The opaque nature of OTC swaps trading has been lucrative for the large banks that control 80% of the market, but they may find themselves in uncharted waters in the Dodd-Frank era.
Industry groups have resisted many of the new rules, citing the costs of compliance and the negative effect on liquidity and the number of transactions thereby cutting into dealer profits. Their efforts, however, have been undermined by a series of scandals, especially the LIBOR rate-fixing revelations, that has provided regulators with arguments for greater regulation.
“Transparency lowers the risk of the swaps market,” CFTC Chairman Gary Gensler said recently. “Whether it’s non-financial end-users, pension funds, mutual funds, community banks or insurance companies, they all benefit from the lower costs and greater pricing information of a more transparent, accessible and competitive swaps market.”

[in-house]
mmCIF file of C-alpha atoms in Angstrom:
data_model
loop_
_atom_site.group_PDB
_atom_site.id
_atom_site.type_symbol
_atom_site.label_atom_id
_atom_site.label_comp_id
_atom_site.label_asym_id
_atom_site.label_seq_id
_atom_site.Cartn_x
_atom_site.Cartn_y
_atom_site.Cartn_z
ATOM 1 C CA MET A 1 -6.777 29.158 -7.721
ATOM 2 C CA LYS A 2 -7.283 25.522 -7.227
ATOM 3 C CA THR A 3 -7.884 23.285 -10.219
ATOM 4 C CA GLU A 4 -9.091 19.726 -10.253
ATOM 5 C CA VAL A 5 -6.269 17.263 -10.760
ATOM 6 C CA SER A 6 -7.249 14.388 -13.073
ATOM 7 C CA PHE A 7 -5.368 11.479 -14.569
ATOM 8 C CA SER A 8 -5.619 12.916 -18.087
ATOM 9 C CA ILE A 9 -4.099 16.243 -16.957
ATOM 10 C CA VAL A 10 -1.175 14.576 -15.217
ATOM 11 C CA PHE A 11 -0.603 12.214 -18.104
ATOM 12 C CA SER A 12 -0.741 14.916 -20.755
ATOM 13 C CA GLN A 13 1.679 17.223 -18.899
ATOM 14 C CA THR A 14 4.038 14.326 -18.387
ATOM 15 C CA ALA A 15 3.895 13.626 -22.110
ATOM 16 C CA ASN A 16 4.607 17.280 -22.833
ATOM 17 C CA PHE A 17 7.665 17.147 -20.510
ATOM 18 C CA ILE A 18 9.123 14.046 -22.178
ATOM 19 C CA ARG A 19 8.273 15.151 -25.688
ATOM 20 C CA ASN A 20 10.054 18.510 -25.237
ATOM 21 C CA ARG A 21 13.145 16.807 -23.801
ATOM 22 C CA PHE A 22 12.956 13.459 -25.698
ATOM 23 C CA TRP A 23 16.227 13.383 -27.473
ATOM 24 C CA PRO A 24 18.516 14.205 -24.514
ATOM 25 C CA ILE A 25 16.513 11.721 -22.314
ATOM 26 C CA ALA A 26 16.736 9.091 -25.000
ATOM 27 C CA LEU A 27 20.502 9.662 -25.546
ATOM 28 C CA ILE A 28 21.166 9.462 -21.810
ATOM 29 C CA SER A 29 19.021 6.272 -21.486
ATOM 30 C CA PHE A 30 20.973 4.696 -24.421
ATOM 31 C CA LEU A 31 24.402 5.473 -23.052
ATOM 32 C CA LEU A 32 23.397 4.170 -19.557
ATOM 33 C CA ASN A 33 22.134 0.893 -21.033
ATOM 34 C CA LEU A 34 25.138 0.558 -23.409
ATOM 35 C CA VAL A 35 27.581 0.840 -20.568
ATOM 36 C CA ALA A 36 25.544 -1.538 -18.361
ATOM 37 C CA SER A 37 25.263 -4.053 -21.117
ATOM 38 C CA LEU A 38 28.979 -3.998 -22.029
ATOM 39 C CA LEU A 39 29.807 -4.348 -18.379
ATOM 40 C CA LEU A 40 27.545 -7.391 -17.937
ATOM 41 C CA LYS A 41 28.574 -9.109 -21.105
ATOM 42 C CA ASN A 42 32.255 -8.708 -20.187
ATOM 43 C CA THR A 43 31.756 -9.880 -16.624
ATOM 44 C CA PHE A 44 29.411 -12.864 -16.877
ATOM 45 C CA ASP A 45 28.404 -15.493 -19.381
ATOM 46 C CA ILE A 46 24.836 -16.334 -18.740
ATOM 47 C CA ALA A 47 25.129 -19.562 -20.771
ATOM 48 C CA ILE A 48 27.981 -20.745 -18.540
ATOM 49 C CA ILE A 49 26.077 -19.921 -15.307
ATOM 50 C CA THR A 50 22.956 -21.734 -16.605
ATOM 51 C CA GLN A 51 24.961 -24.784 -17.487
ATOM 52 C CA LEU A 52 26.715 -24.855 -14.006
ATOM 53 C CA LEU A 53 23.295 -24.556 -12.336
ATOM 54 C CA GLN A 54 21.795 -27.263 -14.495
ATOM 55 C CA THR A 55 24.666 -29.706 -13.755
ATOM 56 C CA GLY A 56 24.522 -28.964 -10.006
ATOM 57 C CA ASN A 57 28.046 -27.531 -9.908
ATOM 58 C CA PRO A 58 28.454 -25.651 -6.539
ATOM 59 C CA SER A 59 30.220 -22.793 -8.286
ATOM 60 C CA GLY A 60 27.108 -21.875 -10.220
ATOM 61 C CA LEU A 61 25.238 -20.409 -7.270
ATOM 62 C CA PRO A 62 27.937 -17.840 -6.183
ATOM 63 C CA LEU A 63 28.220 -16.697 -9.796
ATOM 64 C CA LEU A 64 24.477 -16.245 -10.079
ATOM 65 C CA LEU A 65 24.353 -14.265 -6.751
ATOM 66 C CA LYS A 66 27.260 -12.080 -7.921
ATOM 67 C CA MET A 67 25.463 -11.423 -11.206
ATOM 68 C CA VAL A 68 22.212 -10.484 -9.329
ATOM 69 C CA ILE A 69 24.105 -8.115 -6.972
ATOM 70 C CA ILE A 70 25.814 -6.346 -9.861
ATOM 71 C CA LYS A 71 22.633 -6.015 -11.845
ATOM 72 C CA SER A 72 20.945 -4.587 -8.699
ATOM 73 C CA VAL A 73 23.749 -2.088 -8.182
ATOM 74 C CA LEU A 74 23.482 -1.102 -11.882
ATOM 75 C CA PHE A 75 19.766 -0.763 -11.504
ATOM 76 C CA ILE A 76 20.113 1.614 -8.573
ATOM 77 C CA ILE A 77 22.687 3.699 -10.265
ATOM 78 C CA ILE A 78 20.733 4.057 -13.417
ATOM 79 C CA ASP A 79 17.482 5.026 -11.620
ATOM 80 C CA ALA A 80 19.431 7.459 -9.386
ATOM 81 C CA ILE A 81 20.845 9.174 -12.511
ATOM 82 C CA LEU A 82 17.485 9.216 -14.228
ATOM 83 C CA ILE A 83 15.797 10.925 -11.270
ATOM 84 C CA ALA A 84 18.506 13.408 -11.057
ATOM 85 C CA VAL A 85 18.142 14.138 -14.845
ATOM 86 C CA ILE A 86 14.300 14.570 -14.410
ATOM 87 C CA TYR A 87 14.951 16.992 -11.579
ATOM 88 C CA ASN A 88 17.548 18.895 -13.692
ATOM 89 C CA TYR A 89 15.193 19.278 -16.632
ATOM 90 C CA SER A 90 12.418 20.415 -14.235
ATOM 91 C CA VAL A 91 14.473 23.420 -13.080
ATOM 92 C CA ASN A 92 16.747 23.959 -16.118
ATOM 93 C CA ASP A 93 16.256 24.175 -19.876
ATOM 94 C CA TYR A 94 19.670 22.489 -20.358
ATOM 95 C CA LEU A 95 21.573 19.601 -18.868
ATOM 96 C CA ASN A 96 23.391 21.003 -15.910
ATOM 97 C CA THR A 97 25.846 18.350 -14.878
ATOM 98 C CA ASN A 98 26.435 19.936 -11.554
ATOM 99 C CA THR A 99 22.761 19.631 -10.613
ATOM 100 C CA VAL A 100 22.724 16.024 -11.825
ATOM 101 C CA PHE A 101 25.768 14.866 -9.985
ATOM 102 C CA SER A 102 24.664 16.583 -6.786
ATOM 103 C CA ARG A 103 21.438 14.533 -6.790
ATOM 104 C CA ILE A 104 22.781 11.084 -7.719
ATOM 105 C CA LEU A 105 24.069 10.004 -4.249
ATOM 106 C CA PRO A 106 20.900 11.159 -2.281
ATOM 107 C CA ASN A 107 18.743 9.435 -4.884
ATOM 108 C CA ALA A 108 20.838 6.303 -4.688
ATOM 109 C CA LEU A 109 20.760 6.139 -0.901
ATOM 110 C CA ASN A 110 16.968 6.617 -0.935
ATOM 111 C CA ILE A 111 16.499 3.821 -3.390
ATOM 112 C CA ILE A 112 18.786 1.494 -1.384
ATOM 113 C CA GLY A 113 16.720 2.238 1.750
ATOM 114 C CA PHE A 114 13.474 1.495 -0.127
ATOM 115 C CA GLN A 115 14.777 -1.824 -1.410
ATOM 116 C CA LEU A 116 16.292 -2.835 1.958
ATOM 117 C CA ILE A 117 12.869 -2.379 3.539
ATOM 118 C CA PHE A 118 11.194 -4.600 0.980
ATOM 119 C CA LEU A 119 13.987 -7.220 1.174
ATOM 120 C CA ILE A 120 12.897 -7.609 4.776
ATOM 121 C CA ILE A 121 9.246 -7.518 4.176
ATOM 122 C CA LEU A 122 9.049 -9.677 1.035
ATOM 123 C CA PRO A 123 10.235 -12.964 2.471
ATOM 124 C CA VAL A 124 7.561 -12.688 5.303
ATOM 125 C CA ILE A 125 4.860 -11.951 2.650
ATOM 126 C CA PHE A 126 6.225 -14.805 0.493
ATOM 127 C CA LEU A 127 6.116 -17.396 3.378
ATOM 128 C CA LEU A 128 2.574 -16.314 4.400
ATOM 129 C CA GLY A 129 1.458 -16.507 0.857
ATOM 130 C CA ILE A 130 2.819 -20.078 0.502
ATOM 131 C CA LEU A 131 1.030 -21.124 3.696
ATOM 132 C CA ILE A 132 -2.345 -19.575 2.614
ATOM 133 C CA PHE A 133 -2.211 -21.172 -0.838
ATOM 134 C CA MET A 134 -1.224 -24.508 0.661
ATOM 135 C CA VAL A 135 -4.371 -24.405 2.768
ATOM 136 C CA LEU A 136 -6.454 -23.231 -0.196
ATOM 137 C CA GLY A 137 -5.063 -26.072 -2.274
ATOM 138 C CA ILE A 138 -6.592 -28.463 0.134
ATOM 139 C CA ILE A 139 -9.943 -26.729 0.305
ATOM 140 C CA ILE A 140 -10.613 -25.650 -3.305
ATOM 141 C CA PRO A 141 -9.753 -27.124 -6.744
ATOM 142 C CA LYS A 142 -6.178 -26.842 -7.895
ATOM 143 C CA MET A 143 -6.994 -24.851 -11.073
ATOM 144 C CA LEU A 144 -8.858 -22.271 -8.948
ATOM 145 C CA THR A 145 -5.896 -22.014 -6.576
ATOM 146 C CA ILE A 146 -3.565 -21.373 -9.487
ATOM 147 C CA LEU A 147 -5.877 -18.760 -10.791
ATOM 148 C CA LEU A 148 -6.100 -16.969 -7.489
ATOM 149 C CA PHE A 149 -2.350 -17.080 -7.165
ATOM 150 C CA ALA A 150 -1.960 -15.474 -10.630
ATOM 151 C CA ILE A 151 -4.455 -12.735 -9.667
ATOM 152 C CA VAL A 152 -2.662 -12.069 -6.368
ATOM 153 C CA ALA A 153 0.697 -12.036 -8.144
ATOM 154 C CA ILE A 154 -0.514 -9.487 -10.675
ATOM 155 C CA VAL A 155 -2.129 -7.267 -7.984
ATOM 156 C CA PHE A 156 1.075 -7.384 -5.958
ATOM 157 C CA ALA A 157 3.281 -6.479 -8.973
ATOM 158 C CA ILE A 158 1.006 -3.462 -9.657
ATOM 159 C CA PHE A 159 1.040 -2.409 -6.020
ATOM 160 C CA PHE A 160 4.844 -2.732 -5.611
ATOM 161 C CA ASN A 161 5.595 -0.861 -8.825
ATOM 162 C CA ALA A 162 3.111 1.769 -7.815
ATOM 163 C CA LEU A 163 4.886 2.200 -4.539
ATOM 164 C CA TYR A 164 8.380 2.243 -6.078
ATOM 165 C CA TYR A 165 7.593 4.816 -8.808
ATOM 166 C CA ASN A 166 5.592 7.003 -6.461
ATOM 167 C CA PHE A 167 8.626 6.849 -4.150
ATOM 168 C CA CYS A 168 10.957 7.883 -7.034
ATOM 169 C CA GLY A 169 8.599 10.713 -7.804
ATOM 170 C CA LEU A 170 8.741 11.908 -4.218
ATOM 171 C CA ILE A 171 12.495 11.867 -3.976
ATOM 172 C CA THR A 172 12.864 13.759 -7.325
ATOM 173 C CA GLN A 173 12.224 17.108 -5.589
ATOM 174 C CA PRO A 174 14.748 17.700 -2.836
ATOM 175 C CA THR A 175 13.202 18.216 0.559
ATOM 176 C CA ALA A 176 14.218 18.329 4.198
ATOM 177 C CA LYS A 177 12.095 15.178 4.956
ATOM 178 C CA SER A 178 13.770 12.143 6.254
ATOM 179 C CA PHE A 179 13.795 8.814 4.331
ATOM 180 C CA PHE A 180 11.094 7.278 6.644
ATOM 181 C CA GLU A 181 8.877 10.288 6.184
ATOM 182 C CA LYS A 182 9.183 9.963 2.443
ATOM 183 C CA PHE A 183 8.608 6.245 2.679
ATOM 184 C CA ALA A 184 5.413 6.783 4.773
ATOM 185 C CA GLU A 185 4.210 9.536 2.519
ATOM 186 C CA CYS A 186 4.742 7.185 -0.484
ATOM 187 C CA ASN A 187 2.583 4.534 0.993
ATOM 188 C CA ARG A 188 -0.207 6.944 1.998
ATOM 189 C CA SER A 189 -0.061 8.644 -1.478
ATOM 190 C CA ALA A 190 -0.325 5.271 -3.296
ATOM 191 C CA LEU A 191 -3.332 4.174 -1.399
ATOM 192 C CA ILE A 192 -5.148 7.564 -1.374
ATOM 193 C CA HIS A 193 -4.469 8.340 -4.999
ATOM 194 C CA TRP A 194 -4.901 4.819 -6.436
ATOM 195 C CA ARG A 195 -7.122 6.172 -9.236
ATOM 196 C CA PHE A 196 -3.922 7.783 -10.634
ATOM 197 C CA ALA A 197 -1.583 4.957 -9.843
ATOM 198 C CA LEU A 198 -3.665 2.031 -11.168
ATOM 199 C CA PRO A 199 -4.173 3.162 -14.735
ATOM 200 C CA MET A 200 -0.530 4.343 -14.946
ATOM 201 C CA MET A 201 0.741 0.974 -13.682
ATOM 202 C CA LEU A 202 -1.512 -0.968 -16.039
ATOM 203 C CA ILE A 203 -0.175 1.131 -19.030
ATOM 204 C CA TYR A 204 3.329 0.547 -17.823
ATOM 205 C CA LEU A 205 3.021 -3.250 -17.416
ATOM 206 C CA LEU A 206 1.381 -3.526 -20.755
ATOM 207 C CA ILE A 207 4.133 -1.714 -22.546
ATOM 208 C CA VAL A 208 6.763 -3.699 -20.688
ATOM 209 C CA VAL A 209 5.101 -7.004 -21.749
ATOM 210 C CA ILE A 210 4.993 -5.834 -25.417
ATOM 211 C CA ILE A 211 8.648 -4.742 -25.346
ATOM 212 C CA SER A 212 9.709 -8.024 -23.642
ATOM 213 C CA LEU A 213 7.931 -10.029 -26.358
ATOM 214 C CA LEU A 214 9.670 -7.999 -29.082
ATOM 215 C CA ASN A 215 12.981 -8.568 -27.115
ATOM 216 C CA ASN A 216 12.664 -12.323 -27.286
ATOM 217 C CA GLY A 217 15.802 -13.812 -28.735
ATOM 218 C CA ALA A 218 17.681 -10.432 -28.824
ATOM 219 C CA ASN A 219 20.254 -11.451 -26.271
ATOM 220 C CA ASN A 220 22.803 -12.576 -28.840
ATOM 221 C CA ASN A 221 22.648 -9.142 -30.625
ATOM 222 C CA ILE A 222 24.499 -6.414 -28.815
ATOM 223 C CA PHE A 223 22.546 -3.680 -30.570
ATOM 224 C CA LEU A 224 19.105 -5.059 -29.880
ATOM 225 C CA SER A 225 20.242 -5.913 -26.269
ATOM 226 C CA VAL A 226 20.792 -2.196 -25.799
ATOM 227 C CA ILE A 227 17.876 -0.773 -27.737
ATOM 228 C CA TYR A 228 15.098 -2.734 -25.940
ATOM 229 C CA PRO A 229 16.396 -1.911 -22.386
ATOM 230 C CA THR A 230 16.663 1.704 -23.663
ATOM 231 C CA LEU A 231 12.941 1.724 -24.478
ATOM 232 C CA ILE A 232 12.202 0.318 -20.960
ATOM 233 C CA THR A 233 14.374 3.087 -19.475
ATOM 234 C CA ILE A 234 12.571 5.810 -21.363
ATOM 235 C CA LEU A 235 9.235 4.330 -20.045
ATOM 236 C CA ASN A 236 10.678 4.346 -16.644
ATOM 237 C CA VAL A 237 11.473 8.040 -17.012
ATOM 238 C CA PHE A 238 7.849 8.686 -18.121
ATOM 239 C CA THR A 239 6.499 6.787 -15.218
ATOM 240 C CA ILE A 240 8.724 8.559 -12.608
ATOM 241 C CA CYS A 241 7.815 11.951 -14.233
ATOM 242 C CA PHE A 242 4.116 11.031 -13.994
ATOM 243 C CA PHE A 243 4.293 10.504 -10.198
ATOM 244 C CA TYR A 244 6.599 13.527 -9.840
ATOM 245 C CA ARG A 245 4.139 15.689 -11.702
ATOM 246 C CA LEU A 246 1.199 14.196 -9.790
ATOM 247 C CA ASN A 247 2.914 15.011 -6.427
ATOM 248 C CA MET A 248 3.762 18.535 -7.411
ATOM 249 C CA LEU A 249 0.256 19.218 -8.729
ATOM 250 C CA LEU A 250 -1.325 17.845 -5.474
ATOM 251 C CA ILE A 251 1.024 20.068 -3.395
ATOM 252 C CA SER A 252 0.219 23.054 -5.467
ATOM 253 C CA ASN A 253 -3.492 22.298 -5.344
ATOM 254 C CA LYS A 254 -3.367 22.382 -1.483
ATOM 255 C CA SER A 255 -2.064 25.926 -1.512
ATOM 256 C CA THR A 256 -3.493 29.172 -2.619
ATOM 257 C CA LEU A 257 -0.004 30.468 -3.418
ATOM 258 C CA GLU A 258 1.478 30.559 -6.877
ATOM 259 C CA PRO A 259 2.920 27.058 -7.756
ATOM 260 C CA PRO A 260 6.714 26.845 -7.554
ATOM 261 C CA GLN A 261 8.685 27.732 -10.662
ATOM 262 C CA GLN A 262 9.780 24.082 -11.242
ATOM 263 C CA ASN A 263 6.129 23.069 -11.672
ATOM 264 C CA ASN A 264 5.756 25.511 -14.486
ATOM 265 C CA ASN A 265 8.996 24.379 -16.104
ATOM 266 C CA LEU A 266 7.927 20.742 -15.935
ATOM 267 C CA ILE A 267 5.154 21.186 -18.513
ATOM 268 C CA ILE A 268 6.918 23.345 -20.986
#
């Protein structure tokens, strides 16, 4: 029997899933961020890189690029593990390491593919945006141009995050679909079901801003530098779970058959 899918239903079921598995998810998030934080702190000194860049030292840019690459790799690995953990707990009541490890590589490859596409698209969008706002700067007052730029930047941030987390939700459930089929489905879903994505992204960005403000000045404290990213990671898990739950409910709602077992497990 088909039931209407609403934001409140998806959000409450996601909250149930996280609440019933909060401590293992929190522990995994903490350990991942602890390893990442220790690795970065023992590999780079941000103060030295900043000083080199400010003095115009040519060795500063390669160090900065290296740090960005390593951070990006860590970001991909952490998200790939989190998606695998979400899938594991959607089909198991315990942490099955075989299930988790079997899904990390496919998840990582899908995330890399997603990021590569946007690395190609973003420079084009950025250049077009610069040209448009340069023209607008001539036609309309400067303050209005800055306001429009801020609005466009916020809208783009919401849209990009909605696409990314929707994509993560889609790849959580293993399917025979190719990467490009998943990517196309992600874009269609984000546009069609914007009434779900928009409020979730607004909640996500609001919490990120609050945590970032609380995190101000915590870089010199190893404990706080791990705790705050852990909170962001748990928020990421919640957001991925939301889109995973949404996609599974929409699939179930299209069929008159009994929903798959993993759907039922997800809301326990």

As the CFTC finalizes swap execution facility (SEF) rules in the coming months, giving smaller market participants market access, large swap dealers may see the cozy OTC days become a thing of the past.
One possible effect of the new rules may be a shift towards futures. Last week, ICE announced that all OTC energy swaps that it clears will be converted into futures contracts beginning in January.